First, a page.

Gamer Unsupervised: Ideas and Lessons Your Gamer May be Learning While Nobody's Watching | PT 1: Rage

Hi families.  It’s time to have a talk.  

At Ukatsu, we LOVE our video games.  It’s the enjoyment for all types of games and competitive esports that keeps things fun while working here, but that doesn't mean it’s all smiles and laughs in our industry.  

For any gamer that connects to the Internet, it doesn’t take very long to experience the good, the bad, and the ugly culture associated with playing video games and connecting to social media. 

That’s why in this mini blog-series, we at Ukatsu are shedding light upon the not-so-positive themes gamers, including your children, hear and say on a regular basis.  Besides a healthy balance between fun and fitness, one of the greatest perks for any child attending Ukatsu is the supervision and empathy, as well as forgiveness when we have deeper conversations with your kids as to why the things they say or do might not be the smartest choice.

The content you see within this blog series may contain mature themes and language.  It’s important for us to leave no theme or phrase uncensored. By actively approaching and addressing our concerns, we can create a better community for all gamers.  Examples of topics we’ll be covering in this series include Depression, Anxiety, Respect and Sportsmanship, Sexism, and more.  

Our first subject in our series covers a not-so-new theme: Rage

Here’s an example of what we mean, expressed in recently trending “Rage Compilation” videos you’ll find on YouTube.



Here’s the definition of rage: 

Rage : (n.)  violent, uncontrollable anger 

For YouTubers and online personalities, outrage can be a big boon for attracting viewers to click and watch their content.  

One of League of Legends most popular streamers, Tyler1. He’s big into rage, but that’s his online character. In actuality, we hear he’s a really sweet guy. Talk to your kids about real life and online personas.

One of League of Legends most popular streamers, Tyler1. He’s big into rage, but that’s his online character. In actuality, we hear he’s a really sweet guy. Talk to your kids about real life and online personas.

Where the issue lies, however, is when children don’t understand the difference between raging for and audience and raging as a normal behaviour when things don’t quite work out the way they intended it to. 

Just like a lot of the parents at Ukatsu, we’ve had to replace a few smashed controllers, headsets and other peripherals thanks to the glorification of rage.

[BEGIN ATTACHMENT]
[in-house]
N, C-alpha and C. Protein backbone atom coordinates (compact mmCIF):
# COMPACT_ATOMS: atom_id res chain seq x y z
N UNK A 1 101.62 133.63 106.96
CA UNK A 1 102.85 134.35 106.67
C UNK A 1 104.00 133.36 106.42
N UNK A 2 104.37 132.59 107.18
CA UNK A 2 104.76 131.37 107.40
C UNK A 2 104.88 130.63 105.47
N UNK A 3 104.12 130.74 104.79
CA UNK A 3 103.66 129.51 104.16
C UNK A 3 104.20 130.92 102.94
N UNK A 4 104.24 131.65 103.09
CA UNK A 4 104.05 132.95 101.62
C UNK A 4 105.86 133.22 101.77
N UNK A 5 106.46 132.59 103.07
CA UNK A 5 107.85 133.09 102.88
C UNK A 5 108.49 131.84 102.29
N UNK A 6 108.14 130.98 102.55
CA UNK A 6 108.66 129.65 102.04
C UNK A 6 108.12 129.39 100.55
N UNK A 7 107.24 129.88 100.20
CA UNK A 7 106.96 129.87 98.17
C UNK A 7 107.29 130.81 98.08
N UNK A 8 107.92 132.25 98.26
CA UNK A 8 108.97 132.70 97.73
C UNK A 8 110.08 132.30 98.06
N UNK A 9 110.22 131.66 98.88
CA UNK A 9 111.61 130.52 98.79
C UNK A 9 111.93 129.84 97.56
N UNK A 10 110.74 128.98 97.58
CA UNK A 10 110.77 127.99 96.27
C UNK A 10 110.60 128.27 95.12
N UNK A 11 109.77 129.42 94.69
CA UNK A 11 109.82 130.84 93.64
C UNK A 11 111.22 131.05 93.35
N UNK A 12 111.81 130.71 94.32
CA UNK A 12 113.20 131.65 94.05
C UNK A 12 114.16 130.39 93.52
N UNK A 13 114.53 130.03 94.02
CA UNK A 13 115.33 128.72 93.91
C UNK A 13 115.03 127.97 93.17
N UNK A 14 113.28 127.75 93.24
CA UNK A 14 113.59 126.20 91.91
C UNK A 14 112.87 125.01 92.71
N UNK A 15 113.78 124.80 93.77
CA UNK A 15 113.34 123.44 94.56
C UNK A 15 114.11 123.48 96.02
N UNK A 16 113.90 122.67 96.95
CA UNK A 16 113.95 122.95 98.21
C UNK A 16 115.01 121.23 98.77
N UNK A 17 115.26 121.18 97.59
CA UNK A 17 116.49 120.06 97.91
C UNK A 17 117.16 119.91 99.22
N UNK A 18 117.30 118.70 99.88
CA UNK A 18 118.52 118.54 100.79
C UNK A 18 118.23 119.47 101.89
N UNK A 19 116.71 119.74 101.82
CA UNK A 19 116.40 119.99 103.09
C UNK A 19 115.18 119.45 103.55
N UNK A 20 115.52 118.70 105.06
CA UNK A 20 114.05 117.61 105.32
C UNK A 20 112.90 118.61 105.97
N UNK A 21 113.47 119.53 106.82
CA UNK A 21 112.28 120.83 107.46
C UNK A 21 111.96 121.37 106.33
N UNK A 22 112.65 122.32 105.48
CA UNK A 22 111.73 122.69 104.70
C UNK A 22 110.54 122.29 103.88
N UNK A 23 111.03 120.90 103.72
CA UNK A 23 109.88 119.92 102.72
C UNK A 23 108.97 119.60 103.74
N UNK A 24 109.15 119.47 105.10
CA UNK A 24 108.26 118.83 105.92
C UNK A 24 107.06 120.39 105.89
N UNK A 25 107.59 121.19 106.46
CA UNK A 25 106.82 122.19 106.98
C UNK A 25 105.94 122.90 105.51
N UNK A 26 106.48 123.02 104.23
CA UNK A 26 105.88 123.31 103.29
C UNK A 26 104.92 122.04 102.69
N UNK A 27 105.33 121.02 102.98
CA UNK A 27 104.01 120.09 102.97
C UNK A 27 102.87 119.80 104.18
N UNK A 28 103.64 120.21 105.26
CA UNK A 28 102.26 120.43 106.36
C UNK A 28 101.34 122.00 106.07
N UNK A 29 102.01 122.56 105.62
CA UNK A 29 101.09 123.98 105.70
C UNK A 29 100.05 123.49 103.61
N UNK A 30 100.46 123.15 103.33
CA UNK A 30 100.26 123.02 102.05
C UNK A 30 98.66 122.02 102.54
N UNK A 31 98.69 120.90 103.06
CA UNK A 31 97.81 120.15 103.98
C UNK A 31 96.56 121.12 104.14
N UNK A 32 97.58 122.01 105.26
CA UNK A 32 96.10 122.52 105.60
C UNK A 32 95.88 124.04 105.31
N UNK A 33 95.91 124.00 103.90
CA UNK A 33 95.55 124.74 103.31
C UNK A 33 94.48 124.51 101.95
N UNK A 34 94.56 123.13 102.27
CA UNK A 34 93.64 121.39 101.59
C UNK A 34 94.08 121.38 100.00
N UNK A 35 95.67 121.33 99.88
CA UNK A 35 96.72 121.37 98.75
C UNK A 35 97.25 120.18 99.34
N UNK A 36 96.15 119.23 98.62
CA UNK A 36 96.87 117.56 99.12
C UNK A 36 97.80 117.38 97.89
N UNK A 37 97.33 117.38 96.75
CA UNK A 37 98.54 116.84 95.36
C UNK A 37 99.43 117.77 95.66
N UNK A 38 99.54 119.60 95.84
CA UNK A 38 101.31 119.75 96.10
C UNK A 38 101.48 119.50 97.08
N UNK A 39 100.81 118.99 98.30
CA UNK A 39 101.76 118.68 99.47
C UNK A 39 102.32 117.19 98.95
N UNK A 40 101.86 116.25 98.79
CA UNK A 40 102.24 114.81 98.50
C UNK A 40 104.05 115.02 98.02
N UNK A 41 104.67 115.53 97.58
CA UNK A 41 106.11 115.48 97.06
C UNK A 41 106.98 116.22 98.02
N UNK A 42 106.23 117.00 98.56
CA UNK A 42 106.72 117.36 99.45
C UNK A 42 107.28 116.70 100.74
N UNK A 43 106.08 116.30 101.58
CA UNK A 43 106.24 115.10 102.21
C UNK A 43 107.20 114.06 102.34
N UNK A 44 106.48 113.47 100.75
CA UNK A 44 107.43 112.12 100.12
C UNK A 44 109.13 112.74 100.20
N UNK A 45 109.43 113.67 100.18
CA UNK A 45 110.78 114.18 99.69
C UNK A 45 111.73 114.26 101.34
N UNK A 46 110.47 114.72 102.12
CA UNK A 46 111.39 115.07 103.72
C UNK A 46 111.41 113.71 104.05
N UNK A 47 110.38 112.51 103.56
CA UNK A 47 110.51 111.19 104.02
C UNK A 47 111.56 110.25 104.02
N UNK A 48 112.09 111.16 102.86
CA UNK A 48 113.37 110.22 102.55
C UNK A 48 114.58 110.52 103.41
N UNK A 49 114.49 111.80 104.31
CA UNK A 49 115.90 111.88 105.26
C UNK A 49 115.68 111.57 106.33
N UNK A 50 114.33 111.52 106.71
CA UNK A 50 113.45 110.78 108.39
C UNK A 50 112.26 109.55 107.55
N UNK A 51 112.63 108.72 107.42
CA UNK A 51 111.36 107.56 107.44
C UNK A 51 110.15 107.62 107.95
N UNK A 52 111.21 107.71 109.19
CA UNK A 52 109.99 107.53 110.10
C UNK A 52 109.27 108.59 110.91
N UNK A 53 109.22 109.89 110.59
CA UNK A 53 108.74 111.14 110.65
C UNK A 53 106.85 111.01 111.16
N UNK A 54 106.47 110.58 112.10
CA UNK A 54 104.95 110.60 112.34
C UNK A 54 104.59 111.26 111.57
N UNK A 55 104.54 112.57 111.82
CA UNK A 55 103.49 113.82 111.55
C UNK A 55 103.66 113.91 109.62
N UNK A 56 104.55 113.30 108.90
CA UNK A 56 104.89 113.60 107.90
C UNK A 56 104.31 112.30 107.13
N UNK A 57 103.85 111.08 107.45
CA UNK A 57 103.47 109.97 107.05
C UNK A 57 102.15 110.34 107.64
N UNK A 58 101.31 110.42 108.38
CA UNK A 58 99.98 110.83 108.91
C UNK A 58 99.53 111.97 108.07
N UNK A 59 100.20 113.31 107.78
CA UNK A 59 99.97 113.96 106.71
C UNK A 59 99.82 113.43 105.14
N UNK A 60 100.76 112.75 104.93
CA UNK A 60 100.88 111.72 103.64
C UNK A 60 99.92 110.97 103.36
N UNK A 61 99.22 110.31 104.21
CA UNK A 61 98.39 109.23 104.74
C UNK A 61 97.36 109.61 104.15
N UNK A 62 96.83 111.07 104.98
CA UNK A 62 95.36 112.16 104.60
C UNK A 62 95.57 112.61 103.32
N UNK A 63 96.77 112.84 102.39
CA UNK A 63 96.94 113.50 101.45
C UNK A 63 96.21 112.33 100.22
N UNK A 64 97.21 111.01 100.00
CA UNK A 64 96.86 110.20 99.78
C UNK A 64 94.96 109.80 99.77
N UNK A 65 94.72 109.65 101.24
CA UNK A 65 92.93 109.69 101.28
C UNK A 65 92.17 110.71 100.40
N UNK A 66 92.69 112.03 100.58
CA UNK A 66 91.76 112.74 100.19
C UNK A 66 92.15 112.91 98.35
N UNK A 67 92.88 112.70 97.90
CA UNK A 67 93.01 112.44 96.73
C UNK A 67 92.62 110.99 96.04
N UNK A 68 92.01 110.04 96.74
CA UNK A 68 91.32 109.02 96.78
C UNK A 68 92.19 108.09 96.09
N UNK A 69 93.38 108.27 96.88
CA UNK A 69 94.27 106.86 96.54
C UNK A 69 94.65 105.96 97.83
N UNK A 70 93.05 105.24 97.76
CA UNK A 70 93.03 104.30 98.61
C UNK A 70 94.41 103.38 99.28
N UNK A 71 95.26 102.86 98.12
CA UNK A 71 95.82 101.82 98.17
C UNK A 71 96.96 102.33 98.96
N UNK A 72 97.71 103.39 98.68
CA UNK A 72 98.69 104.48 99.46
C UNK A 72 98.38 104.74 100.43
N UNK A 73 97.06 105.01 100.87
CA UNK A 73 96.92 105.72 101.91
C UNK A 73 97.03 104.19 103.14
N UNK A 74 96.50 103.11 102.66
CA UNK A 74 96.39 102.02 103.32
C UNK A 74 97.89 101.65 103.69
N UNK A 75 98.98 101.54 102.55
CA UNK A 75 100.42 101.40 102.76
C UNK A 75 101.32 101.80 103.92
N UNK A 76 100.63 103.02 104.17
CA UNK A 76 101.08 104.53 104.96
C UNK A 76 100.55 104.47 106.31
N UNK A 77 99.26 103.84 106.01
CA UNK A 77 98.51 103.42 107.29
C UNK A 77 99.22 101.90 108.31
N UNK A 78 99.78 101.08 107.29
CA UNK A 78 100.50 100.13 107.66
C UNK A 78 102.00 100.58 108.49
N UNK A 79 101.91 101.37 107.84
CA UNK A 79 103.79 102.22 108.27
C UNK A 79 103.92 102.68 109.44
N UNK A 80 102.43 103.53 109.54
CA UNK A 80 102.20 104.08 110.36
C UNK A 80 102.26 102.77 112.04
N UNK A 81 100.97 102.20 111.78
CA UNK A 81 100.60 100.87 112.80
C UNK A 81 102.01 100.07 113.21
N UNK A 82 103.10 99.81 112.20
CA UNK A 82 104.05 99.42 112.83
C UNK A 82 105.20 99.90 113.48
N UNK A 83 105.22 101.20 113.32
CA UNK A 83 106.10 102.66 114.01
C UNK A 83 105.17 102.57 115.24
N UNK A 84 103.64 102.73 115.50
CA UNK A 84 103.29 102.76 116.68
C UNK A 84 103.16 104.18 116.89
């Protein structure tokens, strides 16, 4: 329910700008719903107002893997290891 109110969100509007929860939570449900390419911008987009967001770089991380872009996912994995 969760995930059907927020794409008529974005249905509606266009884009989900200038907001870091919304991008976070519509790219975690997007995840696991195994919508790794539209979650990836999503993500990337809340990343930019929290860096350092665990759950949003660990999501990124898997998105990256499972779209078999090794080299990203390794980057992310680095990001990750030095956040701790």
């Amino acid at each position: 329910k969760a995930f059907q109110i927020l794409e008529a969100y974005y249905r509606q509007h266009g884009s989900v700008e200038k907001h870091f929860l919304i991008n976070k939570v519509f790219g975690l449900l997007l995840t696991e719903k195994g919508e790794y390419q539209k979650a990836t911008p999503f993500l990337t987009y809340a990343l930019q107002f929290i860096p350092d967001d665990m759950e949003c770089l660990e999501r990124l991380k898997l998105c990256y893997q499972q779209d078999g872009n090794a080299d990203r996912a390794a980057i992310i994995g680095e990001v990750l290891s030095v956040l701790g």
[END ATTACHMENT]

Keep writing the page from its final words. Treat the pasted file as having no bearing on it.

We’ve seen the adverse effects of imitating a popular gamer’s tantrums on our kids at Ukatsu.  Though we don’t have any scientific research (yet!) from our end, we’ve noticed that “practicing” rage can lead to: 

  • Depression when expectations aren’t met in competition

  • Self inflicted harm and harm to those around the gamer

  • Chronic anger management problems

  • Difficulty making friends who may find their raging annoying or overwhelming

At Ukatsu, we’ve seen the substantial impact that YouTube Videos, television shows, and Social Media has on child behaviour.  We’ve also seen first hand what bringing a child from a toxic unsupervised gaming environment to a positive one can do both in the short and long term development of a child. 

A new 2019 game named Rage 2. Fun game, no doubt, but can you see why we might have to have that talk about games vs. reality?

A new 2019 game named Rage 2. Fun game, no doubt, but can you see why we might have to have that talk about games vs. reality?

A takeaway from this short blog?  Talk to your children about rage.  Understand the difference between entertainment and reality (after all who doesn’t remember the lovable Homer Simpson and his rage induced comedy?).  

You may be wondering, “Does my child really feel or say these things?” And the answer is unfortunately: probably.  

For us working with your children at Ukatsu, we’ve noticed that most of the kids have LEARNED how to rage from an outside influence, rather than a trait they were born with.  Set the tone now, and have the conversation at home often, because you can bet we’re having that conversation with your kids at Ukatsu.